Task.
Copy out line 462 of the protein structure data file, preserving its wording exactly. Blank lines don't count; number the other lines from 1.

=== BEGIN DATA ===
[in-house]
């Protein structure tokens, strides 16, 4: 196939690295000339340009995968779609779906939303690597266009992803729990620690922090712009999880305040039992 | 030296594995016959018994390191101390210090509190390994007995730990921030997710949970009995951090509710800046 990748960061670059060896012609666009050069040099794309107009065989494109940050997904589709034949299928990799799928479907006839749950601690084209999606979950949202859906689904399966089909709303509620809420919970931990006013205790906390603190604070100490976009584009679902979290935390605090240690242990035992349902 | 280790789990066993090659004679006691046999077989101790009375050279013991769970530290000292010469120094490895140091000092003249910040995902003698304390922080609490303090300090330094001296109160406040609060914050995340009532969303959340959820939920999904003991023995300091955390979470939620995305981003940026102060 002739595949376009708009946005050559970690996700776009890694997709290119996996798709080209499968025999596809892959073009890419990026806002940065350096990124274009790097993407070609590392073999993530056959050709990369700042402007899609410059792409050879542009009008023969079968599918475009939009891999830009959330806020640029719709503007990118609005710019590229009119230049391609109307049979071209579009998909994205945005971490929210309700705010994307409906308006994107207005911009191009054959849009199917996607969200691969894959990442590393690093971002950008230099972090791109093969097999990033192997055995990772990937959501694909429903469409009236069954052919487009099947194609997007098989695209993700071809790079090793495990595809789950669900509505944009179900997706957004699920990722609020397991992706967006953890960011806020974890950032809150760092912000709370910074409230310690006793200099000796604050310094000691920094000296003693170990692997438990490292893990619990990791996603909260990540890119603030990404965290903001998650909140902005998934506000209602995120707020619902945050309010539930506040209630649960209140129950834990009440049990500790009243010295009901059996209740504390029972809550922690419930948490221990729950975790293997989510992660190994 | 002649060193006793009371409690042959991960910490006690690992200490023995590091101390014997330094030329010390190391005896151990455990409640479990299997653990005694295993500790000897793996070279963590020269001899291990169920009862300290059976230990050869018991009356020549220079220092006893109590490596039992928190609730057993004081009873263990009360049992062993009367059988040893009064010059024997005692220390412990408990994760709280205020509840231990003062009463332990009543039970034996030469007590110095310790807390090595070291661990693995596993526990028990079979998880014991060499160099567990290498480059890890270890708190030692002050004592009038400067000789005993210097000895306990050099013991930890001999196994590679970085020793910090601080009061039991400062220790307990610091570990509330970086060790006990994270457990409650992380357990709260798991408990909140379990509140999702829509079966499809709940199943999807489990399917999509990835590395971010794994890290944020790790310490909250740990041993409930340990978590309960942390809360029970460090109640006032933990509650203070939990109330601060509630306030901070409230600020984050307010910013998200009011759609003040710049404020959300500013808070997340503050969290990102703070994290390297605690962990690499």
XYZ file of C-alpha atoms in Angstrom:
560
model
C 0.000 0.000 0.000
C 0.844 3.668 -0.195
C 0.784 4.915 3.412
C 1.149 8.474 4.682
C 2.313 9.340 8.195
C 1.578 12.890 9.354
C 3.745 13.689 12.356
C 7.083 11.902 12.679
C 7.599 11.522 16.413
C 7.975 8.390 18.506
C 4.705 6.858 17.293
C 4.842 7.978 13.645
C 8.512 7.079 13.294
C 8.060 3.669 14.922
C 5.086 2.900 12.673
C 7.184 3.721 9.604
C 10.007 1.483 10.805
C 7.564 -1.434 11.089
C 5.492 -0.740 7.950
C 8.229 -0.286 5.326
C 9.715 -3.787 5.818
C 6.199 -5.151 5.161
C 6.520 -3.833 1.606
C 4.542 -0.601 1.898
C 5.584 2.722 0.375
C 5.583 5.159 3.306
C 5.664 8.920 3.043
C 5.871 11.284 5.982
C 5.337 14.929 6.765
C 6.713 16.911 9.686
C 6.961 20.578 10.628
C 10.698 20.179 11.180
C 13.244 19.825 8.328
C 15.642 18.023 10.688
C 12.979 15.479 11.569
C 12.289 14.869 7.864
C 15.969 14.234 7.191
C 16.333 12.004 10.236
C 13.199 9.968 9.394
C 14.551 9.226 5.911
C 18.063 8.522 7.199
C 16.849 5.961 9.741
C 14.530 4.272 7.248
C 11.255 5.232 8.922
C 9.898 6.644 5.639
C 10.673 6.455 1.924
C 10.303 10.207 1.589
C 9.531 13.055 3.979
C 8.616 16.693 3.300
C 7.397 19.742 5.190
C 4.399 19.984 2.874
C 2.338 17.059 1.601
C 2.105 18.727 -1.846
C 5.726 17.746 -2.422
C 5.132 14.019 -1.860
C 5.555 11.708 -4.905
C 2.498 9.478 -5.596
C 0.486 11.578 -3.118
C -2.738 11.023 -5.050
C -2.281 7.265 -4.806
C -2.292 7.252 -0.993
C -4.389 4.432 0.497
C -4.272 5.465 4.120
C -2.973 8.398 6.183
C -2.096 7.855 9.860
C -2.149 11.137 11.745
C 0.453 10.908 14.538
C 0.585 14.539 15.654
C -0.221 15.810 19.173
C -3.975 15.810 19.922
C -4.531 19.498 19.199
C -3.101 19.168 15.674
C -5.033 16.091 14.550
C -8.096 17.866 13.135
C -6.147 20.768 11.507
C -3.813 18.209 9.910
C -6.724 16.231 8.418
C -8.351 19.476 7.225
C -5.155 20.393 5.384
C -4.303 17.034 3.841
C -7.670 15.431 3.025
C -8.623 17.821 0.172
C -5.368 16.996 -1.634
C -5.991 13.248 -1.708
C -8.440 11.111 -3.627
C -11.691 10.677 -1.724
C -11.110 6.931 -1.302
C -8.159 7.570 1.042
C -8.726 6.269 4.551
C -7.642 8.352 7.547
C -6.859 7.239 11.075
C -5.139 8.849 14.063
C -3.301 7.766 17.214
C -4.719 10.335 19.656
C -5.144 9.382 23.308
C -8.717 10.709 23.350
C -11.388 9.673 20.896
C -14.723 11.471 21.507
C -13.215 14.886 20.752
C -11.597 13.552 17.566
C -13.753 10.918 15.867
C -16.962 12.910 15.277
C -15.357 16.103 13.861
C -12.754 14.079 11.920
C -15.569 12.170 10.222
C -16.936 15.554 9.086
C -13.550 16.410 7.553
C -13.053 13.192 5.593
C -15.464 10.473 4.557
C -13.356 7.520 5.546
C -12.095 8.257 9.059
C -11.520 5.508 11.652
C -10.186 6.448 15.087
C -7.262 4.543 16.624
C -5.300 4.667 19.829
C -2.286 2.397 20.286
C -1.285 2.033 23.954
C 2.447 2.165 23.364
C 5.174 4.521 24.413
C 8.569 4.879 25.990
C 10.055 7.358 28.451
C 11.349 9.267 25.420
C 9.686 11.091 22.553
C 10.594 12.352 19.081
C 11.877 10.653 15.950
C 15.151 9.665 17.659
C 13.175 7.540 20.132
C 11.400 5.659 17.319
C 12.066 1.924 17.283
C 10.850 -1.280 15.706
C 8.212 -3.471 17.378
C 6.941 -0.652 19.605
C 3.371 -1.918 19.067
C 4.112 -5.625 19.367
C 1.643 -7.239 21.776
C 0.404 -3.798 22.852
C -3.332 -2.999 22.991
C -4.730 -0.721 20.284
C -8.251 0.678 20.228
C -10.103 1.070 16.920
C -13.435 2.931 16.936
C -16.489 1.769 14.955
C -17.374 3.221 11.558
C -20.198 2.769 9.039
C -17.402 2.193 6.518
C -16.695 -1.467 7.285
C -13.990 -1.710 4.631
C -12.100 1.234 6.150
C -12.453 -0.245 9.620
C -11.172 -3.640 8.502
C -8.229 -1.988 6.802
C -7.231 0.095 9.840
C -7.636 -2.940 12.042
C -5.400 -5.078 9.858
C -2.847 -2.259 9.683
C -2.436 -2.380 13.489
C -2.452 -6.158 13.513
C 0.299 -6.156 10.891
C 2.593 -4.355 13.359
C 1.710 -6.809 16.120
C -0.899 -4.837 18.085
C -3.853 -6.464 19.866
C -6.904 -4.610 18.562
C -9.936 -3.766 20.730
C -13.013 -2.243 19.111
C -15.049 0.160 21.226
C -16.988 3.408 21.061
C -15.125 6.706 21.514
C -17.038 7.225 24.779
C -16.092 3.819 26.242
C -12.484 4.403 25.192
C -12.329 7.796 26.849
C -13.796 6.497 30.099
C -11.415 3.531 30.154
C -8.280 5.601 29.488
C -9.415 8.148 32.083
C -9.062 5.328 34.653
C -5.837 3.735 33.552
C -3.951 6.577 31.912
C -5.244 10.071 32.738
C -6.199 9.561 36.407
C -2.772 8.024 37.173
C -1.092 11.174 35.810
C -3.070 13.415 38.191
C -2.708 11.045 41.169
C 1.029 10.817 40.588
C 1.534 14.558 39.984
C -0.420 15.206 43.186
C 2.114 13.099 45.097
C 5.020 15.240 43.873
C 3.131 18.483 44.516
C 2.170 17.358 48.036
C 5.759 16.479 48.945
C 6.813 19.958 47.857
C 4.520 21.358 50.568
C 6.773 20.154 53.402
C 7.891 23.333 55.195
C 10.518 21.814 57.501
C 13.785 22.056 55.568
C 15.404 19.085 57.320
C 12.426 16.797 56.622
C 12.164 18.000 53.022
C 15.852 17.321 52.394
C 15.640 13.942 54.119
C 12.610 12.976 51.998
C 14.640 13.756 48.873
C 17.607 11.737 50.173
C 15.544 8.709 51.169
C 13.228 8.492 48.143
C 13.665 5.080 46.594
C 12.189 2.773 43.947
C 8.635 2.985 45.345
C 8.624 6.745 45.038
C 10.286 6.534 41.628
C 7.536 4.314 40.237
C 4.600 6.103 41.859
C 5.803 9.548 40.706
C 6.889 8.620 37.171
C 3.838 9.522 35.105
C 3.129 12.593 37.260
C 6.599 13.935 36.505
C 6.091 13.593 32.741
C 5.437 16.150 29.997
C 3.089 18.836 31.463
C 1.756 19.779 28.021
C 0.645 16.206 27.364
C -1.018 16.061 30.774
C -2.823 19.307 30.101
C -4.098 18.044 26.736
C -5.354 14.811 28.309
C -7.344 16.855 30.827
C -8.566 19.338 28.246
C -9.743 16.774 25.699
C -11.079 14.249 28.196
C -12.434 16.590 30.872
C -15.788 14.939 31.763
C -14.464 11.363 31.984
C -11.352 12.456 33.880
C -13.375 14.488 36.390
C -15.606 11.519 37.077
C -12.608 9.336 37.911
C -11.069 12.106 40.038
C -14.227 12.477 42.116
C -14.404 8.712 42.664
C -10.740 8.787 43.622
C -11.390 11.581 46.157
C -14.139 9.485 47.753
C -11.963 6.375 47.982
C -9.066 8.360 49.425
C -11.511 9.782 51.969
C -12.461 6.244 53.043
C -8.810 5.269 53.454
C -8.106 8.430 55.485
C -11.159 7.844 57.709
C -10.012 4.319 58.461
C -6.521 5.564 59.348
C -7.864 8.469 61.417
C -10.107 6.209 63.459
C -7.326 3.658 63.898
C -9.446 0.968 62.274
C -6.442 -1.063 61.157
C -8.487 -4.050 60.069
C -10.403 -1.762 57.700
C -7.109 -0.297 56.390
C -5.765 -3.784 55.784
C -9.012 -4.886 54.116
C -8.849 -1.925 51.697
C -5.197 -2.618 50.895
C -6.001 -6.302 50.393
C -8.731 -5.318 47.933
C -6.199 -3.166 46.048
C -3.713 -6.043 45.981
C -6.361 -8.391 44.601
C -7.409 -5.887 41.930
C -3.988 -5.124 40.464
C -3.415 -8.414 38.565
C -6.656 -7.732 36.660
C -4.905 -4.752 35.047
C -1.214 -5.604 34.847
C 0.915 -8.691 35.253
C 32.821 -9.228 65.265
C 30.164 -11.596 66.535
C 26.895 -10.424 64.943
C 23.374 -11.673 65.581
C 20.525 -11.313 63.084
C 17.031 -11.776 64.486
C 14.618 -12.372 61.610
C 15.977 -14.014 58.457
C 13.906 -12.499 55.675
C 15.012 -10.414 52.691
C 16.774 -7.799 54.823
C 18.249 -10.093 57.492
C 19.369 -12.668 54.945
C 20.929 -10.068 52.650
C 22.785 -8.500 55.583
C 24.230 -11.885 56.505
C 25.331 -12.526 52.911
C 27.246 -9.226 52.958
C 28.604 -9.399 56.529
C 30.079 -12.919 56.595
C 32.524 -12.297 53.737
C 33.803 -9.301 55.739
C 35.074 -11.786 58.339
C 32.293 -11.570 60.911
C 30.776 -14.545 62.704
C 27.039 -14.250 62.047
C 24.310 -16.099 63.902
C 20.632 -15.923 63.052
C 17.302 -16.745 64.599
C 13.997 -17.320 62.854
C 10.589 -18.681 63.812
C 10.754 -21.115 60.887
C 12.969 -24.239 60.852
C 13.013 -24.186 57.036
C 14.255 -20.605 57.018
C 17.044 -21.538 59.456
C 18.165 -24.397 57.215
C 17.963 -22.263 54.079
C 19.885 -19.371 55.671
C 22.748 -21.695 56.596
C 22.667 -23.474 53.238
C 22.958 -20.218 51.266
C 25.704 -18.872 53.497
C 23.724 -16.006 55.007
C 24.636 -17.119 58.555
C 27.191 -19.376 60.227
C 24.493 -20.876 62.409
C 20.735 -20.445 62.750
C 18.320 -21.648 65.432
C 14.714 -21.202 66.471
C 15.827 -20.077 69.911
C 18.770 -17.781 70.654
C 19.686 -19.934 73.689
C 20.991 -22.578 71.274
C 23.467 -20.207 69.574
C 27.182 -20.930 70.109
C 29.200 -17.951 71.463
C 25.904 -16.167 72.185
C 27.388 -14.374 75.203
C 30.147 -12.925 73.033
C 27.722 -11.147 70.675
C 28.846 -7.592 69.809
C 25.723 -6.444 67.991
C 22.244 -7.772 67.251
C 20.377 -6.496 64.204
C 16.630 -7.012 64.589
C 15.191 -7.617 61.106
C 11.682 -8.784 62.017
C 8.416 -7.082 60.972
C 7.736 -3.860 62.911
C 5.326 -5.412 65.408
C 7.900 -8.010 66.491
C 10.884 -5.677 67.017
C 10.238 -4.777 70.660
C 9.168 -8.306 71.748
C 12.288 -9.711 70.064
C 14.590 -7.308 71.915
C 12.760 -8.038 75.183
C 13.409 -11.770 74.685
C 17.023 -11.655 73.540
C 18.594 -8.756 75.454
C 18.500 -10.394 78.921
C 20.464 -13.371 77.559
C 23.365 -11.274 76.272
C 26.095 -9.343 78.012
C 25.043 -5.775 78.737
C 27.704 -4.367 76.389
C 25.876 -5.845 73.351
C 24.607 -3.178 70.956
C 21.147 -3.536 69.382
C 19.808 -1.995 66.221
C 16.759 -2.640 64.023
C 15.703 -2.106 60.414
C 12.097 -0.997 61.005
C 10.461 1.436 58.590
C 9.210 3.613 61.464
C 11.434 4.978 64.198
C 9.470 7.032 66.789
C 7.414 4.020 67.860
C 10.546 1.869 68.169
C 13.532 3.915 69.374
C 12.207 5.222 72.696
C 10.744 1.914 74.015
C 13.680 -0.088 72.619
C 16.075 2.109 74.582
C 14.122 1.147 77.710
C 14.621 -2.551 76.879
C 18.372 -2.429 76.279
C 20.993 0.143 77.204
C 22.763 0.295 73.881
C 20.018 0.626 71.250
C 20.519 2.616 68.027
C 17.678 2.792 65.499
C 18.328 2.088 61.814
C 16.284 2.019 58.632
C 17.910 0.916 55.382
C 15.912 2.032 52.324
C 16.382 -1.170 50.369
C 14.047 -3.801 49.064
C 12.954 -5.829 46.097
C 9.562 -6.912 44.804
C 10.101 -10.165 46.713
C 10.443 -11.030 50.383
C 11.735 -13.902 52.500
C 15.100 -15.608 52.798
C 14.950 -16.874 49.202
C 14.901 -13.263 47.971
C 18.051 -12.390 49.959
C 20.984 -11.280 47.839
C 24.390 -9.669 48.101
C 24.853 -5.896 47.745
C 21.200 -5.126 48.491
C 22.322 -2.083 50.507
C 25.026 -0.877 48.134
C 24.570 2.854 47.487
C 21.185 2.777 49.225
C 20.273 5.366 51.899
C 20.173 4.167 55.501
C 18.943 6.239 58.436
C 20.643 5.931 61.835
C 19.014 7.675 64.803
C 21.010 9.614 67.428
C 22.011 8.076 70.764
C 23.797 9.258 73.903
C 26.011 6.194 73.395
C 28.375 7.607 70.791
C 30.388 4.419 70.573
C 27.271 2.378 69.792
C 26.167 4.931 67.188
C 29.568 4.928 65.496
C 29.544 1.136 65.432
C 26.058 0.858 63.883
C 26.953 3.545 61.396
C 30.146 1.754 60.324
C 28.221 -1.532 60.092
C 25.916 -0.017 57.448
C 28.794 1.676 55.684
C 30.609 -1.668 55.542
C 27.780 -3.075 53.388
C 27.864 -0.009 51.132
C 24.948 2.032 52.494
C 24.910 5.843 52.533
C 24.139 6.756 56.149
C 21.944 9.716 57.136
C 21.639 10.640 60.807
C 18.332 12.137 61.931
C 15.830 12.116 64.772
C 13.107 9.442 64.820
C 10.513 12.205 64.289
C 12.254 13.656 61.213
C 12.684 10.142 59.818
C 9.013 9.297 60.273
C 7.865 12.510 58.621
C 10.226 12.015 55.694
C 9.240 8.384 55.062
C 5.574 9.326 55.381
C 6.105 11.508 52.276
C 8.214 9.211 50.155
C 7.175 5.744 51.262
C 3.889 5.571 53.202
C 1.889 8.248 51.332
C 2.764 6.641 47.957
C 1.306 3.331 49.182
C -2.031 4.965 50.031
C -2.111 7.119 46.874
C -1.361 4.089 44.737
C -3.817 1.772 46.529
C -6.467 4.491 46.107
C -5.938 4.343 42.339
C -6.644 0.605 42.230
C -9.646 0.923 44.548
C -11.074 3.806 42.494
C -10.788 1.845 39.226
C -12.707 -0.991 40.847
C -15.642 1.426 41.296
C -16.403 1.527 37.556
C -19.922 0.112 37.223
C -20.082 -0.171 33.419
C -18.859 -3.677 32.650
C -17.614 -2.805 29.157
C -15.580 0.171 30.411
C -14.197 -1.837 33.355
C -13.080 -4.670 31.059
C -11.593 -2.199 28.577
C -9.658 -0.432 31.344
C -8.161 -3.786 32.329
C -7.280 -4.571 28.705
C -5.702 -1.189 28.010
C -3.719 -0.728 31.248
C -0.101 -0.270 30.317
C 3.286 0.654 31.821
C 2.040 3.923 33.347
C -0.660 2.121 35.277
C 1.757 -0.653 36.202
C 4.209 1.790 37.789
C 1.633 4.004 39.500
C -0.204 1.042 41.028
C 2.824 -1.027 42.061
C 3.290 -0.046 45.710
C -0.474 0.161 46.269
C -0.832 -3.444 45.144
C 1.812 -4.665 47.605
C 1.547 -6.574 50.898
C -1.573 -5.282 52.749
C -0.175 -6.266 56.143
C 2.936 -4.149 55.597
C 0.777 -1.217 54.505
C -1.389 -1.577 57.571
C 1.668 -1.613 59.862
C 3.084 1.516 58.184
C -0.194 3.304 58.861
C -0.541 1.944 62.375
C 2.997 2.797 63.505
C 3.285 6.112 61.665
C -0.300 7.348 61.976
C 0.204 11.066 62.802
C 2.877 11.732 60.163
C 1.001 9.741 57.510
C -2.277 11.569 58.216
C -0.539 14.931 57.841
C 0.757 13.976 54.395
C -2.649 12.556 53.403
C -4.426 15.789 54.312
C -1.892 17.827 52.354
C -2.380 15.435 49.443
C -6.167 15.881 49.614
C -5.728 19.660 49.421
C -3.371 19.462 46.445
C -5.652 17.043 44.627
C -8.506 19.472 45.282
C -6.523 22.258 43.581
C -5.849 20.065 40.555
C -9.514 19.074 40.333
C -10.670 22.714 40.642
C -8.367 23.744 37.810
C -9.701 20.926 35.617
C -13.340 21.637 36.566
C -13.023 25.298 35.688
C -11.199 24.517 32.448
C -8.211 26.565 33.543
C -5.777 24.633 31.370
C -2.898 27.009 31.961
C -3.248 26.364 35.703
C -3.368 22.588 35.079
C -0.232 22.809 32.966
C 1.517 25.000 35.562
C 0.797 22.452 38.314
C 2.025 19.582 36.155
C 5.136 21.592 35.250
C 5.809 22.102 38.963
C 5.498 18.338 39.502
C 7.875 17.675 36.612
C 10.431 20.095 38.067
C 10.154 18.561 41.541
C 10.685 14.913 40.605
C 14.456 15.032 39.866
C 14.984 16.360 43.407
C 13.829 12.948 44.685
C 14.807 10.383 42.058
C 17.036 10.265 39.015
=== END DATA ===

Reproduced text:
C 6.105 11.508 52.276